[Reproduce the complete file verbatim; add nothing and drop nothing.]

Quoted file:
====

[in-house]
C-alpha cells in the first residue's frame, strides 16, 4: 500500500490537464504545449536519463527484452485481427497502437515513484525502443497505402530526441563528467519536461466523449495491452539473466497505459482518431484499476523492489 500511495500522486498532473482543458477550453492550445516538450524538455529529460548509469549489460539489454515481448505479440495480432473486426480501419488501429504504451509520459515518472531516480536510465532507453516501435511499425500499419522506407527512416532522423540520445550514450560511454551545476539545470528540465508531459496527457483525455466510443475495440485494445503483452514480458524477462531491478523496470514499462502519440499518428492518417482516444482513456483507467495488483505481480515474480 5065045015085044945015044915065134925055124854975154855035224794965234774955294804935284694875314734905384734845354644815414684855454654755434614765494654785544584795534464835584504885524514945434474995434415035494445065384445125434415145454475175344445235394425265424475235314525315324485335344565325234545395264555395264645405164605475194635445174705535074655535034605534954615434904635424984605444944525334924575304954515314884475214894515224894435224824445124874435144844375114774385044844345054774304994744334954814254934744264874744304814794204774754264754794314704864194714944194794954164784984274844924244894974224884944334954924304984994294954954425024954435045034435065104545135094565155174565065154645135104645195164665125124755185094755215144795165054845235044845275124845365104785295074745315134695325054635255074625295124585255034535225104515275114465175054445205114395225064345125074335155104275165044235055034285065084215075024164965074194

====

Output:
[in-house]
C-alpha cells in the first residue's frame, strides 16, 4: 500500500490537464504545449536519463527484452485481427497502437515513484525502443497505402530526441563528467519536461466523449495491452539473466497505459482518431484499476523492489 500511495500522486498532473482543458477550453492550445516538450524538455529529460548509469549489460539489454515481448505479440495480432473486426480501419488501429504504451509520459515518472531516480536510465532507453516501435511499425500499419522506407527512416532522423540520445550514450560511454551545476539545470528540465508531459496527457483525455466510443475495440485494445503483452514480458524477462531491478523496470514499462502519440499518428492518417482516444482513456483507467495488483505481480515474480 5065045015085044945015044915065134925055124854975154855035224794965234774955294804935284694875314734905384734845354644815414684855454654755434614765494654785544584795534464835584504885524514945434474995434415035494445065384445125434415145454475175344445235394425265424475235314525315324485335344565325234545395264555395264645405164605475194635445174705535074655535034605534954615434904635424984605444944525334924575304954515314884475214894515224894435224824445124874435144844375114774385044844345054774304994744334954814254934744264874744304814794204774754264754794314704864194714944194794954164784984274844924244894974224884944334954924304984994294954954425024954435045034435065104545135094565155174565065154645135104645195164665125124755185094755215144795165054845235044845275124845365104785295074745315134695325054635255074625295124585255034535225104515275114465175054445205114395225064345125074335155104275165044235055034285065084215075024164965074194